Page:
- What is Evoltra?
- How is Evoltra used?
- How does Evoltra work?
- How has Evoltra been studied?
- What benefit has Evoltra shown during the studies?
- What is the risk associated with Evoltra?
- Why has Evoltra been approved?
- What information is still awaited for Evoltra?
- What measures are being taken to ensure the safe and effective use of Evoltra?
This is a summary of the European public assessment report (EPAR) for Evoltra. It explains how the Committee for Medicinal Products for Human Use (CHMP) assessed the medicine to reach its opinion in favour of granting a marketing authorisation and its recommendations on the conditions of use for Evoltra.
What is Evoltra?
Evoltra is a cancer medicine that contains the active substance clofarabine. It is available as a concentrate that is made up into a solution for infusion (drip) into a vein.
What is Evoltra used for?
Evoltra is used to treat children and adults up to 21 years of age who have acute lymphoblastic leukaemia (ALL), which is a cancer of the lymphocytes (a type of white blood cell). It is used when the disease has not responded to or has come back (relapsed) after at least two other treatments, and when no other treatment is expected to work.
Because the number of patients with ALL is low, the disease is considered ‘rare’, and Evoltra was designated an ‘orphan medicine’ (a medicine used in rare diseases) on 5 February 2002.
The medicine can only be obtained with a prescription.
How is Evoltra used?
Evoltra treatment should be started and supervised by a doctor who has experience in the management of patients with acute leukaemias. The recommended dose is 52 mg per square metre of body surface area (calculated using the patient’s height and weight). It is given by infusion lasting two hours every day for five days. The treatment should be repeated every two to six weeks. Most patients who respond to treatment do so after one or two treatment cycles.
For further information see the package leaflet.
How does Evoltra work?
The active substance in Evoltra, clofarabine, is a cytotoxic (a medicine that kills cells that are dividing, such as cancer cells). It belongs to the group of cancer medicines called ‘antimetabolites’. Clofarabine is an ‘analogue’ of adenine, which is part of the fundamental genetic material of cells (DNA and RNA). This means that clofarabine takes the place of adenine in the body, and interferes with the enzymes involved in making genetic material, called ‘DNA polymerase’ and ‘RNA reductase’. This stops the cells making new DNA and RNA, and slows down the growth of tumour cells.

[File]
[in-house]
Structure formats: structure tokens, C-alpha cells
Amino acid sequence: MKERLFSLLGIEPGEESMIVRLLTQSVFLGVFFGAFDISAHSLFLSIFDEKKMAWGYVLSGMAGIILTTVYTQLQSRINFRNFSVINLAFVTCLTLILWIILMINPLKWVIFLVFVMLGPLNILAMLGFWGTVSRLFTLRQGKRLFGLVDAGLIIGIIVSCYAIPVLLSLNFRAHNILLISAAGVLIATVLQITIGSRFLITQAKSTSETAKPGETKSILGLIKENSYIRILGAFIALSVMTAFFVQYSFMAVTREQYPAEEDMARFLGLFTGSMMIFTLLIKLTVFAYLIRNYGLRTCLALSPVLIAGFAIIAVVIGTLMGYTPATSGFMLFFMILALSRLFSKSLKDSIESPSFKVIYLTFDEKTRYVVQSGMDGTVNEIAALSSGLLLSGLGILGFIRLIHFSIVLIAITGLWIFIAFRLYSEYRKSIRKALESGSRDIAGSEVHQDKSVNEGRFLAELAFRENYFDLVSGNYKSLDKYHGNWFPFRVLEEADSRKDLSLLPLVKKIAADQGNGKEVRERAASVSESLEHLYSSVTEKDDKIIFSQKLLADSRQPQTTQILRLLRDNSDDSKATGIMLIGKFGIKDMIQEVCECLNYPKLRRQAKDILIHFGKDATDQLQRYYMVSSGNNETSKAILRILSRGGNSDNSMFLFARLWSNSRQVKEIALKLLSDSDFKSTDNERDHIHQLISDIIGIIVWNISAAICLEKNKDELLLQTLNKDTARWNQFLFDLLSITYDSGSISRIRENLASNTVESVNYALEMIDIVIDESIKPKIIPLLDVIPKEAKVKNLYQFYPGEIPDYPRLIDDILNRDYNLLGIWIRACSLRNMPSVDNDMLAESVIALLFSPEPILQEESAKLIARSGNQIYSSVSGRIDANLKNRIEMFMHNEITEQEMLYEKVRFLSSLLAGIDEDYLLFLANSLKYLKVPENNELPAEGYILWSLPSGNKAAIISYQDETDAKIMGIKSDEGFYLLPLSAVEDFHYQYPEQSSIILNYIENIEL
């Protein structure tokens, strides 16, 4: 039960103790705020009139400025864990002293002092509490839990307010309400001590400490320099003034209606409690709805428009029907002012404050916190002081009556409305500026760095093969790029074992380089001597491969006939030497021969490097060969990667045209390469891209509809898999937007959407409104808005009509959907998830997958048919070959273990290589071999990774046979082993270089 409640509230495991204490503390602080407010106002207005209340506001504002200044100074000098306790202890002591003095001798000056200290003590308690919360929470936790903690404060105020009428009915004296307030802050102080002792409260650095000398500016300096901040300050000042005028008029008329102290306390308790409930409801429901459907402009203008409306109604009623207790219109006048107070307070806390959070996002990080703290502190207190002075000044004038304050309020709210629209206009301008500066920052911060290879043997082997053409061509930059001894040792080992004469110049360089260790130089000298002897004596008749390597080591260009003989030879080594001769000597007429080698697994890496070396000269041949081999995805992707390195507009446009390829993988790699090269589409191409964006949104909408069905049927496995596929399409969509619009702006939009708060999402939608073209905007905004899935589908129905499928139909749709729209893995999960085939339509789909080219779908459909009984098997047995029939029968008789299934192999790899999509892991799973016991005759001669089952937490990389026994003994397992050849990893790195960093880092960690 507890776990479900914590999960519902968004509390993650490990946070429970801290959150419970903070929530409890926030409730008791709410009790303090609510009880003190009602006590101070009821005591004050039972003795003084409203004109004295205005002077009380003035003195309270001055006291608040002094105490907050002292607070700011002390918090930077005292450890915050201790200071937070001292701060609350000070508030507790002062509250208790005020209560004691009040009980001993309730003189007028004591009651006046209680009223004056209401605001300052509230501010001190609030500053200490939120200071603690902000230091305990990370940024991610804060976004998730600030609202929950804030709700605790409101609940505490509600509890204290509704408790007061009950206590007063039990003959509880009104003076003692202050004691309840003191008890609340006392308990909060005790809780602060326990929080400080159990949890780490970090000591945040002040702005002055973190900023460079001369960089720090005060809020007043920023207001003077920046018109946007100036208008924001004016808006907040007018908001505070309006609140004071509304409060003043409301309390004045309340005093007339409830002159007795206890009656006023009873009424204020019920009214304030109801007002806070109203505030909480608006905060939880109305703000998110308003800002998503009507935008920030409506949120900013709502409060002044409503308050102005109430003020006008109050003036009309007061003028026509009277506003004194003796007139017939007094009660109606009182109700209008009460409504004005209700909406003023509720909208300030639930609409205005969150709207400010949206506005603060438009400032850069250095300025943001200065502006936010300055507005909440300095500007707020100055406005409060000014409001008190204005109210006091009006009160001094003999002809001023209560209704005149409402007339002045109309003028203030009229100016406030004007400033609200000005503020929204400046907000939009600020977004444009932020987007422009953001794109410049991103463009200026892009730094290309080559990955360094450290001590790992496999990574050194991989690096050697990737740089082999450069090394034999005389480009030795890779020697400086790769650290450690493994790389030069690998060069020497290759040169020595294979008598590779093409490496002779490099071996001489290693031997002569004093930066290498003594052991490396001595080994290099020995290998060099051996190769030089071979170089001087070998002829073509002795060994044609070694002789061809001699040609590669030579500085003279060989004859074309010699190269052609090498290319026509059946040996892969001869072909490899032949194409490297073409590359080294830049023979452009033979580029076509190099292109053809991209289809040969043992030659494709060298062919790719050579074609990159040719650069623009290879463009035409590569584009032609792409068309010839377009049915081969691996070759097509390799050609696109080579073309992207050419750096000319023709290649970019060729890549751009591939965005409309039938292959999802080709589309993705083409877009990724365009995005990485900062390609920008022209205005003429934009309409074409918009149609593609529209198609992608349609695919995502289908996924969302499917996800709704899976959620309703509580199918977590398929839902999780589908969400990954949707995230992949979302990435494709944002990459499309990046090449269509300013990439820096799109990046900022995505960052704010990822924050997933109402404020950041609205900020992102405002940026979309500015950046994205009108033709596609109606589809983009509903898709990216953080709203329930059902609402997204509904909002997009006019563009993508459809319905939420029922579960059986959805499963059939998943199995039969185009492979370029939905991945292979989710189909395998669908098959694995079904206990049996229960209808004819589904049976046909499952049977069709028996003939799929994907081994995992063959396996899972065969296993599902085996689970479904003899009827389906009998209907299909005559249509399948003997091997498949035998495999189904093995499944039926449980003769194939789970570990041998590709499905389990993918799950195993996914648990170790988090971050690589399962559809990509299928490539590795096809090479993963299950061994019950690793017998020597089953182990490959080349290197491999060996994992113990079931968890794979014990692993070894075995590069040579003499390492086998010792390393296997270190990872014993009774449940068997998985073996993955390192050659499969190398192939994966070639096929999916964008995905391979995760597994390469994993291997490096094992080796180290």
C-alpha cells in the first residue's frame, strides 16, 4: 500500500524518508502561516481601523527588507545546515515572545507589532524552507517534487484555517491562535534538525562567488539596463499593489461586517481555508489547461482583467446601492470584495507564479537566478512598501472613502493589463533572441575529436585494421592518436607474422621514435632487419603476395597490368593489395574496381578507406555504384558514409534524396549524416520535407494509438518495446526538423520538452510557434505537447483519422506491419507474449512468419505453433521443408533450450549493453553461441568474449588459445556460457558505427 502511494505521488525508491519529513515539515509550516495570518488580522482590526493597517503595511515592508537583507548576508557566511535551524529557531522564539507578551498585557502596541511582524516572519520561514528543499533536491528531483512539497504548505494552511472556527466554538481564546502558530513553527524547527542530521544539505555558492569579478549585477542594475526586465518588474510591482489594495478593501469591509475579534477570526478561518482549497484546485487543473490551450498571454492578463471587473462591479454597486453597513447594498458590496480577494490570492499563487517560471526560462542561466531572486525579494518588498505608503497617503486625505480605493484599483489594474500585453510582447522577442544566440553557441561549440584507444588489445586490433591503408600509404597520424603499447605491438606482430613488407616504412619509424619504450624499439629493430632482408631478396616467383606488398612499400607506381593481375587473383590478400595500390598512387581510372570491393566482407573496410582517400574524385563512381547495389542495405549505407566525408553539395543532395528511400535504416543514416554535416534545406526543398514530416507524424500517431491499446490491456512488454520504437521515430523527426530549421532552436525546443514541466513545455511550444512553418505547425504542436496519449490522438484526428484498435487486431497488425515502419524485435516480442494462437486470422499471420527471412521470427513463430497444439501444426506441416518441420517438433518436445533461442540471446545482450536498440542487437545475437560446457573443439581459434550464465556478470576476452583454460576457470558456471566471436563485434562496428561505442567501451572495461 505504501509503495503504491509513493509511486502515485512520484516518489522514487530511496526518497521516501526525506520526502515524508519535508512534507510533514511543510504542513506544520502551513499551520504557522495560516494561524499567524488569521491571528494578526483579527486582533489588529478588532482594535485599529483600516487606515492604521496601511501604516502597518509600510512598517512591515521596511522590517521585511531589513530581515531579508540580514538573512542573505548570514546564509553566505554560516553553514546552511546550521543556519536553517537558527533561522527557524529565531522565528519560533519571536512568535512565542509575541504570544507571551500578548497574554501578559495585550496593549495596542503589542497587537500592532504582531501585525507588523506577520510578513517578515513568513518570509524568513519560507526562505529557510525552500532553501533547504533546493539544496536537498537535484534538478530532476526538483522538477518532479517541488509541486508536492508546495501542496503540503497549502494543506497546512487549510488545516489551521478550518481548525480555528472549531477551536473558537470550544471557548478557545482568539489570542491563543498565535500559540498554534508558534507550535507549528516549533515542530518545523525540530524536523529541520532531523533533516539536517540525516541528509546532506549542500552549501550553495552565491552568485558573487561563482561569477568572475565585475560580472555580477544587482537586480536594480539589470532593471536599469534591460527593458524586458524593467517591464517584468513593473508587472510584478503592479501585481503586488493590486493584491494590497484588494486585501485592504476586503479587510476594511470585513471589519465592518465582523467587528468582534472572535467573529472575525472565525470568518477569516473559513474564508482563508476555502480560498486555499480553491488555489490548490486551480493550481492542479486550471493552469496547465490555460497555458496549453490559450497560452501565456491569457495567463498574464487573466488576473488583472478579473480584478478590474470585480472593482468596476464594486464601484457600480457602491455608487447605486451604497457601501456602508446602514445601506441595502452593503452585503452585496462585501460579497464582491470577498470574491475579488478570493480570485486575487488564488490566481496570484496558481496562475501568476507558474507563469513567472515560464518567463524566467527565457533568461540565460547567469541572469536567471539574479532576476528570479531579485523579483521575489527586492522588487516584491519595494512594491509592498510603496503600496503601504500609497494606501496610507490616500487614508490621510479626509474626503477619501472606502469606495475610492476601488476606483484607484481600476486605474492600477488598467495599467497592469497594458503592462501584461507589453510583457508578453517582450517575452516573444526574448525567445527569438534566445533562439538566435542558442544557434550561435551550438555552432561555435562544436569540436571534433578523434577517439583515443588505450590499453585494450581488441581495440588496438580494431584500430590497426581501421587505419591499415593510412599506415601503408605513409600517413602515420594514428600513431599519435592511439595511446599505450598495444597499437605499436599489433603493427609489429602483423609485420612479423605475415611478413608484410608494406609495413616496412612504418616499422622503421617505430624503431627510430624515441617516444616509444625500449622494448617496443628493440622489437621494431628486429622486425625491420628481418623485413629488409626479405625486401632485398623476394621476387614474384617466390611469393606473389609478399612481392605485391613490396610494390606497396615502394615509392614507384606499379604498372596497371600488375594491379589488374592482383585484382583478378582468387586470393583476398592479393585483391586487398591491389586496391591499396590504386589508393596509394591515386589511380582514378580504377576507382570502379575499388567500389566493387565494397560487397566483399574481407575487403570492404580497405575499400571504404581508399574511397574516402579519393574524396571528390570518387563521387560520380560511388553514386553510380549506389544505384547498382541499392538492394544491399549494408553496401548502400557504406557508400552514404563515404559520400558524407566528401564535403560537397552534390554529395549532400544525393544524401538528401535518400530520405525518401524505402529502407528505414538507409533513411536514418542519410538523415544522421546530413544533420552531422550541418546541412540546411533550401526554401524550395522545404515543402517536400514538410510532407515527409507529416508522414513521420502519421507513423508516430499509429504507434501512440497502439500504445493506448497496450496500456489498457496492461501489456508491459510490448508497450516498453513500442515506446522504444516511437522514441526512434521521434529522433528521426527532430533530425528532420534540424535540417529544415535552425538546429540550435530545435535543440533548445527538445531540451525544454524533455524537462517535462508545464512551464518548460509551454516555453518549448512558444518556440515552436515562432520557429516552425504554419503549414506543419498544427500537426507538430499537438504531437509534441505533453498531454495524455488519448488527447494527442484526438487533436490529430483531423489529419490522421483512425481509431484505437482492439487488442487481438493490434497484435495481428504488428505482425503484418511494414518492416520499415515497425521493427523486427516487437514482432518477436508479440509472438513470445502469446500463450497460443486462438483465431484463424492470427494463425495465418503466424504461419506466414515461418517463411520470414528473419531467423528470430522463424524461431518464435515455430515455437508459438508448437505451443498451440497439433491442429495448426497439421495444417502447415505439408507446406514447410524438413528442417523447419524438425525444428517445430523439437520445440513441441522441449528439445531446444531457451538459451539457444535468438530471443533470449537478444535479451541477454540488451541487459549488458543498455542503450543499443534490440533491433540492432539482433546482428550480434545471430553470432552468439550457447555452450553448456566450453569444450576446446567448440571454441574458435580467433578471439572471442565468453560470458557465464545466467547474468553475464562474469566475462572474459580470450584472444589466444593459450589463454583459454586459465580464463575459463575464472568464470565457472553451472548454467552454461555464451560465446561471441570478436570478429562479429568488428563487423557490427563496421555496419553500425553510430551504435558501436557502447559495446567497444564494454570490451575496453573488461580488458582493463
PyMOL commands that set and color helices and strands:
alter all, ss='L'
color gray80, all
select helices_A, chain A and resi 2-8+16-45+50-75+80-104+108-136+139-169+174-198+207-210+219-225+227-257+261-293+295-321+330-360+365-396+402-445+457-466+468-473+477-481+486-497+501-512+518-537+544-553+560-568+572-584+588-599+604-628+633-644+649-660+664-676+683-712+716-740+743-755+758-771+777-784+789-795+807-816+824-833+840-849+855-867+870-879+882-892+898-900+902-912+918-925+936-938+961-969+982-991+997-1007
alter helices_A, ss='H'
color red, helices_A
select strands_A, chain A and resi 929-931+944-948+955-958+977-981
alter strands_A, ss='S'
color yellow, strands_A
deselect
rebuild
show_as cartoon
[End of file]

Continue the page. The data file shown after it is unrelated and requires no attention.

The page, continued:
How has Evoltra been studied?
Evoltra has been examined in one study of 61 patients below 21 years of age with ALL. All of the patients had previously received at least two other types of treatment but were not eligible for any other treatment. The average age of the treated patients was 12 years. The main measure of effectiveness was the number of patients who went into ‘remission’ (clearance of leukaemia from the bone marrow and complete or partial recovery of blood cell counts to normal levels). The study did not compare Evoltra with any other treatments.
What benefit has Evoltra shown during the studies?
In the main study, 20% of the patients went into remission (12 out of 61). Overall, the patients in the study survived for an average of 66 weeks.
After treatment with Evoltra, 10 patients were able to go on to have a stem cell transplant. This is a complex procedure where the patient receives stem cells from a matched donor to help restore the bone marrow. Stem cells are cells that can develop into different types of cell.
What is the risk associated with Evoltra?
The most common side effects with Evoltra (seen in more than 1 patient in 10) were febrile neutropenia (low white blood cell counts with fever), anxiety, headache, flushing (reddening of the face), vomiting, diarrhoea, nausea (feeling sick),
Evoltra must not be given to patients with severe kidney or liver disease.
Why has Evoltra been approved?
Patients with ALL who have not responded to or who have relapsed after receiving at least two treatments have a very poor chance of survival. The CHMP concluded that Evoltra treatment may provide a way of obtaining remission, and of facilitating a stem cell transplant. The Committee decided that Evoltra’s benefits are greater than its risks and recommended that it be given marketing authorisation.
Evoltra has been authorised under ‘exceptional circumstances’. This means that, because the disease is rare, it has not been possible to obtain complete information about Evoltra. Every year, the European Medicines Agency will review any new information that may become available and this summary will be updated as necessary.
What information is still awaited for Evoltra?
The company that makes Evoltra will set up a registry to monitor the medicine’s side effects.
What measures are being taken to ensure the safe and effective use of Evoltra?
A risk management plan has been developed to ensure that Evoltra is used as safely as possible. Based on this plan, safety information has been included in the summary of product characteristics and the package leaflet for Evoltra, including the appropriate precautions to be followed by healthcare professionals and patients.
Other information about Evoltra
The European Commission granted a marketing authorisation valid throughout the European Union for Evoltra on 29 May 2006.
The full EPAR for Evoltra can be found on the Agency’s website: ema.europa.eu/Find medicine/Human medicines/European Public Assessment Reports. For more information about treatment with Evoltra, read the package leaflet (also part of the EPAR) or contact your doctor or pharmacist.
The summary of opinion of the Committee for Orphan Medicinal Products for Evoltra can be found on the Agency’s website: ema.europa.eu/Find medicine/Human medicines/Rare Disease Designations.
This summary was last updated in